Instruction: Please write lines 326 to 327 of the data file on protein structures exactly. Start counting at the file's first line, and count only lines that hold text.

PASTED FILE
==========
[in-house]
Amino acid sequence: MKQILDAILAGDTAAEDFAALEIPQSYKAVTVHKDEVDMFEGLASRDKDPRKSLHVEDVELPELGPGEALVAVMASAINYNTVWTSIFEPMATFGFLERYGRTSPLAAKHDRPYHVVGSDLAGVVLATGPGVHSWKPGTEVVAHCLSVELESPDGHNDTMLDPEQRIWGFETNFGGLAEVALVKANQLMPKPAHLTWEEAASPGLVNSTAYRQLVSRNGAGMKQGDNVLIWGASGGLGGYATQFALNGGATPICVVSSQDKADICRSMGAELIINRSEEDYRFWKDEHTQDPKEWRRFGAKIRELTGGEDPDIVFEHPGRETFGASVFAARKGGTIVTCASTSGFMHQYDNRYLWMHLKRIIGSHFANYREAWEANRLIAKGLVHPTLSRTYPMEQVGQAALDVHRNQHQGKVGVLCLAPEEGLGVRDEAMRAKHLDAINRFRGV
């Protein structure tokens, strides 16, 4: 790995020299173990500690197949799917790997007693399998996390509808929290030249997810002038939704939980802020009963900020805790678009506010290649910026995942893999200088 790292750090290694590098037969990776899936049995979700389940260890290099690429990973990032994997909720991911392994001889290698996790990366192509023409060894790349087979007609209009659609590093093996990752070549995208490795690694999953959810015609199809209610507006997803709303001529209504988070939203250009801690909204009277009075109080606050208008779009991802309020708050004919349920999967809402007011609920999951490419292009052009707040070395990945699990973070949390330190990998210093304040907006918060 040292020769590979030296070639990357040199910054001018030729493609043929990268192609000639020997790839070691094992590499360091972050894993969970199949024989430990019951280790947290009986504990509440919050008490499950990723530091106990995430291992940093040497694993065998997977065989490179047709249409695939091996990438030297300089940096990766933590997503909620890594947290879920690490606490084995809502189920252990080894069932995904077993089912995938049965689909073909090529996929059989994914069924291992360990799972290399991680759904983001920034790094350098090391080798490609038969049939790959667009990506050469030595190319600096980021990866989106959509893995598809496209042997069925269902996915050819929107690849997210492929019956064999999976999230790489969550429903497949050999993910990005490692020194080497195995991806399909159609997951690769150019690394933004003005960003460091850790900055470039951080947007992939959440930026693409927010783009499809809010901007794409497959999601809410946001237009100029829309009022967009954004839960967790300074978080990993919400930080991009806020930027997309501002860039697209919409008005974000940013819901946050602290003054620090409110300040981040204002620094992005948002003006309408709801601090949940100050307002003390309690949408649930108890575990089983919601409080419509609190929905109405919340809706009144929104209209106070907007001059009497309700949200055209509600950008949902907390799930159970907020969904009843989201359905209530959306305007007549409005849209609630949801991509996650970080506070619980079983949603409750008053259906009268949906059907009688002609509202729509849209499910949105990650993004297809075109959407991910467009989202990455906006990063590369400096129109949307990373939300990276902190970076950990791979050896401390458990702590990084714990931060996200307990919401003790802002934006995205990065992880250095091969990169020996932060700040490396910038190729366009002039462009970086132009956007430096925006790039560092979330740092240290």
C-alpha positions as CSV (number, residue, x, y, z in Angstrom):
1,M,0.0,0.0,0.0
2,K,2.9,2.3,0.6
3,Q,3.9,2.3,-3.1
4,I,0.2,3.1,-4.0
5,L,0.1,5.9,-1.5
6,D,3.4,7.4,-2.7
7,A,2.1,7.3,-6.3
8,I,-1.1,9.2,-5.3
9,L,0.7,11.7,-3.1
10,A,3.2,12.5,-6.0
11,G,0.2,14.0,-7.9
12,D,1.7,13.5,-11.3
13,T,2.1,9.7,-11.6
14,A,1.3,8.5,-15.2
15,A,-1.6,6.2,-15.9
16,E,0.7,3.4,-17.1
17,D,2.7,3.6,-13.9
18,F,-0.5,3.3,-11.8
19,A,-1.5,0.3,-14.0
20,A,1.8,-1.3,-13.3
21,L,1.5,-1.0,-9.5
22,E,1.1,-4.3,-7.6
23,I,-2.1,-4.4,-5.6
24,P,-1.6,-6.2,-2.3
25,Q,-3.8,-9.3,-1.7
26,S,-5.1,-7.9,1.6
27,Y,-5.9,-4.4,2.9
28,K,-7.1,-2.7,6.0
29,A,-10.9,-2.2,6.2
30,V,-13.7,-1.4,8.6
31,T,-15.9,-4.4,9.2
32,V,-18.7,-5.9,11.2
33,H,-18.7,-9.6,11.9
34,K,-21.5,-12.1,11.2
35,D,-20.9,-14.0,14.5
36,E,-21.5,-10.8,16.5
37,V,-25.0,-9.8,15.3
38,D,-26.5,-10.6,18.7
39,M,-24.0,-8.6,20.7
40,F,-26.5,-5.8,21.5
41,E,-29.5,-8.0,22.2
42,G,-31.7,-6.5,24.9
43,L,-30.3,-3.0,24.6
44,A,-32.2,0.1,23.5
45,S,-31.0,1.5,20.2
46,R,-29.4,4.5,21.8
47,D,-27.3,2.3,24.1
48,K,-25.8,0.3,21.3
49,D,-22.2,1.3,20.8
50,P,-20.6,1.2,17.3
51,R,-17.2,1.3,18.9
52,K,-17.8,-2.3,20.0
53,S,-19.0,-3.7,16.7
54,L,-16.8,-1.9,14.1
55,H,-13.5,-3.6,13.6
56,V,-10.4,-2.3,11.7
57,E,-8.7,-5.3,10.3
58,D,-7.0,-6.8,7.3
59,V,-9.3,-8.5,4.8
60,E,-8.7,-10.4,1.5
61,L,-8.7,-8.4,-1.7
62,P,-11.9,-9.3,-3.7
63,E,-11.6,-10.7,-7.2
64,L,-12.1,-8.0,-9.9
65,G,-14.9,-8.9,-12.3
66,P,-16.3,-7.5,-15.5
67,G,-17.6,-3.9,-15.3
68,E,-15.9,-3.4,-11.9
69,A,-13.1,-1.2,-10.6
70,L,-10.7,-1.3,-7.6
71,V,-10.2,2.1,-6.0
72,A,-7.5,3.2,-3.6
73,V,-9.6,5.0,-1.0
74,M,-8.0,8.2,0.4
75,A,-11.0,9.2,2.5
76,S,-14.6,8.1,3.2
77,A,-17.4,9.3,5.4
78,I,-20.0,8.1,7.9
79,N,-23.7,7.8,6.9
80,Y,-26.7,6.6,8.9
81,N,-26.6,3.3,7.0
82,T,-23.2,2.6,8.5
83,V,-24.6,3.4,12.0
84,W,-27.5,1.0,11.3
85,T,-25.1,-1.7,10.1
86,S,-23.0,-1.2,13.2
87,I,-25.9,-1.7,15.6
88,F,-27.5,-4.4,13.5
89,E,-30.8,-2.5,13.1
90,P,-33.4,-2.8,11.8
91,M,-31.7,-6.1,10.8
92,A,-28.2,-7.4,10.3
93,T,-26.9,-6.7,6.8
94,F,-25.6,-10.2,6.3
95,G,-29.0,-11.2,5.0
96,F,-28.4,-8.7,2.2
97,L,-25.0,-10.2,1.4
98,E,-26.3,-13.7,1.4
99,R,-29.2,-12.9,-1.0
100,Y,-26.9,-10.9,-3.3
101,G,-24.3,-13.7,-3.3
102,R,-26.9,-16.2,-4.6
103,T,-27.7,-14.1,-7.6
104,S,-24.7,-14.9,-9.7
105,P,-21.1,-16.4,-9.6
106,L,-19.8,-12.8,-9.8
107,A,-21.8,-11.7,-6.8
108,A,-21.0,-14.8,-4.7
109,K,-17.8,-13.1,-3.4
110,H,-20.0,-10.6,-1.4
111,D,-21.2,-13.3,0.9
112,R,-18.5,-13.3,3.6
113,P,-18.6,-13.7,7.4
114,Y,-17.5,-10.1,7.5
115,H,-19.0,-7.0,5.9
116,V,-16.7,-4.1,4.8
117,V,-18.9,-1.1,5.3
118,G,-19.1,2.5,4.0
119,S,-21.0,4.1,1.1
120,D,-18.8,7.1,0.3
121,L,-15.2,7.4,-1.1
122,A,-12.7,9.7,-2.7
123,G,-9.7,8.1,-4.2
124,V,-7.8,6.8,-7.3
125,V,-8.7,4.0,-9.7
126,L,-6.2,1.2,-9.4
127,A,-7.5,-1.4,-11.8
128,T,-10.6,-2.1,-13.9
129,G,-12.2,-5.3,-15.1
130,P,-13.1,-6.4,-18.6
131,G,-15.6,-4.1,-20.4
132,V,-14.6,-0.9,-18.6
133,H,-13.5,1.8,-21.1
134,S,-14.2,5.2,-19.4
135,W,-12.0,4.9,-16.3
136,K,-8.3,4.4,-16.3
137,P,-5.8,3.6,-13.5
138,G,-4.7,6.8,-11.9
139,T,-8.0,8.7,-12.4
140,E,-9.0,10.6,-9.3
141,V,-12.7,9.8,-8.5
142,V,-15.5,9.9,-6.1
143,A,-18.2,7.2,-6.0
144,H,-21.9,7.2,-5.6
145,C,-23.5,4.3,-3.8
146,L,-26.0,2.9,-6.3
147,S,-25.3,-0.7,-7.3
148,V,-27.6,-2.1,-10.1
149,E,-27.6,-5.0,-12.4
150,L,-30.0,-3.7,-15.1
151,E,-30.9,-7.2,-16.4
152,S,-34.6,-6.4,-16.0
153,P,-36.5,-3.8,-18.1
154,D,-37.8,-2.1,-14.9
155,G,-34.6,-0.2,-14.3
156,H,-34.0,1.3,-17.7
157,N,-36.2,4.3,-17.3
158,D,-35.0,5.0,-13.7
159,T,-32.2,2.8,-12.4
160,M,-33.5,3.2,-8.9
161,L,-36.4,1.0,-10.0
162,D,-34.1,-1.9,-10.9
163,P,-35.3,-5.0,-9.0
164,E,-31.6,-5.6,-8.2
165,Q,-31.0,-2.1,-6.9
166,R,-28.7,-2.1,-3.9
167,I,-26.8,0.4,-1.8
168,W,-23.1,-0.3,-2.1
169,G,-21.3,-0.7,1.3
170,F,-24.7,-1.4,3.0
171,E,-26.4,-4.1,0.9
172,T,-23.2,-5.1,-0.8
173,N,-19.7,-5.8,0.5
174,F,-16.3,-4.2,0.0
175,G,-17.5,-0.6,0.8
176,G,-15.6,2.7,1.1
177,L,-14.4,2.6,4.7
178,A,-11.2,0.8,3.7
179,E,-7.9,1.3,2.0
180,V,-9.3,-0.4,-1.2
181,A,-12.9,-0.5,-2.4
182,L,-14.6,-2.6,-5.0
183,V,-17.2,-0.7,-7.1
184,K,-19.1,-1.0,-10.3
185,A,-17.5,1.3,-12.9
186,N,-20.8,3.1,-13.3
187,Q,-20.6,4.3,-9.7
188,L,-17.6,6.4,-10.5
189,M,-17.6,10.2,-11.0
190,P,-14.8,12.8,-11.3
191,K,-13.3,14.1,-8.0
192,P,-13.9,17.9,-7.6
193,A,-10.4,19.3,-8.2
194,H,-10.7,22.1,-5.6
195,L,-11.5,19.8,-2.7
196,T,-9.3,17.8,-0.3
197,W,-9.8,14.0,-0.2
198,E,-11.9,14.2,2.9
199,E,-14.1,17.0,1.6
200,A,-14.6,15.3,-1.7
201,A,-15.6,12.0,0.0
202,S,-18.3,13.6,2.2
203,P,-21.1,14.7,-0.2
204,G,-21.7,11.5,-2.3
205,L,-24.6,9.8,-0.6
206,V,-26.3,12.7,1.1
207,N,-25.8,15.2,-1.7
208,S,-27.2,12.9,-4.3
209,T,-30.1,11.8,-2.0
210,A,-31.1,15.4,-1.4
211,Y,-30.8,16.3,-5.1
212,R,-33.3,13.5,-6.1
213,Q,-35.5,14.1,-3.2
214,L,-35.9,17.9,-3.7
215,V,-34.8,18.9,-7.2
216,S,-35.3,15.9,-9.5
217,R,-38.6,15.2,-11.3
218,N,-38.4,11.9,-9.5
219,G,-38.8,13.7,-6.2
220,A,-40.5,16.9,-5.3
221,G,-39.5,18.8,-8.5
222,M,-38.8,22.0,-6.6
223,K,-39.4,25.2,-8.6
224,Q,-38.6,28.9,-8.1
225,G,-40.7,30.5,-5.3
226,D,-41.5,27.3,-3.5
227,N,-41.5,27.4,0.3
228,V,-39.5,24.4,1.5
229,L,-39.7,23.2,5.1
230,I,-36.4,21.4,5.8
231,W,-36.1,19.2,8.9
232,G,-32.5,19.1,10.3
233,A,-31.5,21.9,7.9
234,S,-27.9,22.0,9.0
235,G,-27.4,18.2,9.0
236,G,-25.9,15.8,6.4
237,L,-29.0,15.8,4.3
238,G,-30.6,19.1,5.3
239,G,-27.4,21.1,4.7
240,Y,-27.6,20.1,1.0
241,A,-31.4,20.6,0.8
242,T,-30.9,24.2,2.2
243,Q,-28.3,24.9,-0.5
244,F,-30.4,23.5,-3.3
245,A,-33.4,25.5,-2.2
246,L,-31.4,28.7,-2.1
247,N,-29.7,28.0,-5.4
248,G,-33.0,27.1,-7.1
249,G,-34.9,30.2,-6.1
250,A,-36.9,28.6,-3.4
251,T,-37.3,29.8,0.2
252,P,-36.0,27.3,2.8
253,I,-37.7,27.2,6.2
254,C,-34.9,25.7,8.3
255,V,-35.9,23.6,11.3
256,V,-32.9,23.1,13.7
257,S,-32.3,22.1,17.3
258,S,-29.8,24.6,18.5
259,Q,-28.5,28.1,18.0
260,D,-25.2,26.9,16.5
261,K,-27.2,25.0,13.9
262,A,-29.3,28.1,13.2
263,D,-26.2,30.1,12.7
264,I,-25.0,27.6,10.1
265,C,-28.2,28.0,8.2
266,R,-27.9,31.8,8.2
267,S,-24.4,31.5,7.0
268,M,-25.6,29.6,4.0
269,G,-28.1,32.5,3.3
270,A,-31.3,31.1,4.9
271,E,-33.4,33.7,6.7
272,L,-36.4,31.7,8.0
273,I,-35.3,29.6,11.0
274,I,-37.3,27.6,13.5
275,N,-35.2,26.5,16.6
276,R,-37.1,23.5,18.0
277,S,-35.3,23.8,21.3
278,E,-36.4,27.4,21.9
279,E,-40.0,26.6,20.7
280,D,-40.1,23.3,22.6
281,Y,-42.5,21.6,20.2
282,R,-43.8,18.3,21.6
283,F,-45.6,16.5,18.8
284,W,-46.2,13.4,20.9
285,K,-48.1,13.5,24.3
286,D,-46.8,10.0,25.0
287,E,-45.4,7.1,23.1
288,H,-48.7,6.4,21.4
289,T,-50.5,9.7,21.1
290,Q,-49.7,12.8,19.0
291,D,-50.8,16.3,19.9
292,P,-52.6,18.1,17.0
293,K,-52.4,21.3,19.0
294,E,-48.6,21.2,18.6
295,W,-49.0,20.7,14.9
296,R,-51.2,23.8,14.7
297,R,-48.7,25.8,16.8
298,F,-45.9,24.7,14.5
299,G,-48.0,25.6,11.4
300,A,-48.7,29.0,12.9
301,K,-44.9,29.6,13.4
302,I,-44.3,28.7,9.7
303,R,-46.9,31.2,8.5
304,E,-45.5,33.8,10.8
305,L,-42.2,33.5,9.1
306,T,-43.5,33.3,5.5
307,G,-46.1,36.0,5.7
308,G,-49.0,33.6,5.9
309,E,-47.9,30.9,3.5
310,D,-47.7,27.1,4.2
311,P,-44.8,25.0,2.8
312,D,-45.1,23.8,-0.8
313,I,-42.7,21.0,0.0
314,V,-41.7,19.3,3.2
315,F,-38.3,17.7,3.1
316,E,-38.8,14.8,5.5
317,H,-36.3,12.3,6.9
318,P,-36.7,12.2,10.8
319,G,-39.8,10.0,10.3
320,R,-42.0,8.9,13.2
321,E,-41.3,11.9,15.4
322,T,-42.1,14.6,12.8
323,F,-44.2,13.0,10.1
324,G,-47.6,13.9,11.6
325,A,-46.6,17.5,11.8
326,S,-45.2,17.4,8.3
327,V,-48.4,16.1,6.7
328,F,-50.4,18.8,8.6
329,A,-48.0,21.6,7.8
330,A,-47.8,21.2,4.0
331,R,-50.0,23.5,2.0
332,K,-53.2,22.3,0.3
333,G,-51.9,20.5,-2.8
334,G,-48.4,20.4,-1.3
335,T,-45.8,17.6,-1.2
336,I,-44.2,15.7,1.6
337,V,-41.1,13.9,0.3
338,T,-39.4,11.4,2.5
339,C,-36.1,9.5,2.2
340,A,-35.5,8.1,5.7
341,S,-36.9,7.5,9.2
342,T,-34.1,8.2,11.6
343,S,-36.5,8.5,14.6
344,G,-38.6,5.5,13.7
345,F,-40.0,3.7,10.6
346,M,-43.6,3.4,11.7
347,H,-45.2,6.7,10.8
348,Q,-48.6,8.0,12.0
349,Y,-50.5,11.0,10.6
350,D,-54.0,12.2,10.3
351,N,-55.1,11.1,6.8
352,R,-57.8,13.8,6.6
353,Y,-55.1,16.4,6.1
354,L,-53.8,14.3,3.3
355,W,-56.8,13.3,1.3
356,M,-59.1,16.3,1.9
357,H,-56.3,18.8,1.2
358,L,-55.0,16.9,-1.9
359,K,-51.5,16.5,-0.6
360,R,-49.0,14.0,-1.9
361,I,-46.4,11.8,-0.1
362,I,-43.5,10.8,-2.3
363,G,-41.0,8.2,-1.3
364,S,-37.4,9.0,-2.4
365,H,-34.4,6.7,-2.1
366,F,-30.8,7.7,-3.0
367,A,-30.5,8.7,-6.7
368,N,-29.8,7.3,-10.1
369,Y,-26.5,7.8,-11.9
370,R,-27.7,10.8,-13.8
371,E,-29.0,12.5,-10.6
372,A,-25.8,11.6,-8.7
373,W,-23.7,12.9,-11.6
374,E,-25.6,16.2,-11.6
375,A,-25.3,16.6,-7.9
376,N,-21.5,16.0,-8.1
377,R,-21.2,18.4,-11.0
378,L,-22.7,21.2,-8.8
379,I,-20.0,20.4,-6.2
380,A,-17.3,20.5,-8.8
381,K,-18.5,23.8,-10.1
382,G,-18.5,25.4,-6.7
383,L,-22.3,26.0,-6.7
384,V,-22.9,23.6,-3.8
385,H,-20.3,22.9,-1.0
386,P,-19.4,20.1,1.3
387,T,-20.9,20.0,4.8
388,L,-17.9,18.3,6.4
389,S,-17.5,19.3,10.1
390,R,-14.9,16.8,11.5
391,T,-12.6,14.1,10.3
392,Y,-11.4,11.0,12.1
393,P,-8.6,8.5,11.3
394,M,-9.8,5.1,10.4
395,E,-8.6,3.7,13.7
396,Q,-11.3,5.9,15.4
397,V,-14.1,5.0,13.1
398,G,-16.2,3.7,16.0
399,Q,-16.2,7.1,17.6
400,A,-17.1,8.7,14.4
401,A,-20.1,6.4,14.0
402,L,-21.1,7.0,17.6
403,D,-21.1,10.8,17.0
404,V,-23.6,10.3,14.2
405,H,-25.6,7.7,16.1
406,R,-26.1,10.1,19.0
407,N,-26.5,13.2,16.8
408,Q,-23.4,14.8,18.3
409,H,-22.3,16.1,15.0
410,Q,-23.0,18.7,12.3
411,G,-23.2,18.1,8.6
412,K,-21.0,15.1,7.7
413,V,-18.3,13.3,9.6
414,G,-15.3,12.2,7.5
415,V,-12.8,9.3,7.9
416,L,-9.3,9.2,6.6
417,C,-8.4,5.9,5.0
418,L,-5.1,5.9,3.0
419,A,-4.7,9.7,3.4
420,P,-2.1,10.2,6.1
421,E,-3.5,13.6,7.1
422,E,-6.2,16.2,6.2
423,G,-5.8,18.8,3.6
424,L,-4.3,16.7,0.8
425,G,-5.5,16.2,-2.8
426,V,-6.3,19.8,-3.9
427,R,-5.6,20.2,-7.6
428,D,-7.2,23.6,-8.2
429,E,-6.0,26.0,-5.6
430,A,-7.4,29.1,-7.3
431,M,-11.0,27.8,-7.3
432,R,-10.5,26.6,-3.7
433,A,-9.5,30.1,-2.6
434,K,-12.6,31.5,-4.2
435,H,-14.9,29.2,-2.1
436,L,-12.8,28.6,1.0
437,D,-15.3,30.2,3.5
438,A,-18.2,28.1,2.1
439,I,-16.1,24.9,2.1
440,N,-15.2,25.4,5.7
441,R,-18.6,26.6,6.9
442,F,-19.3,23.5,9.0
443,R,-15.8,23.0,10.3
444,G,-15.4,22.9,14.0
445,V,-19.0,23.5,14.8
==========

322,T,-42.1,14.6,12.8
323,F,-44.2,13.0,10.1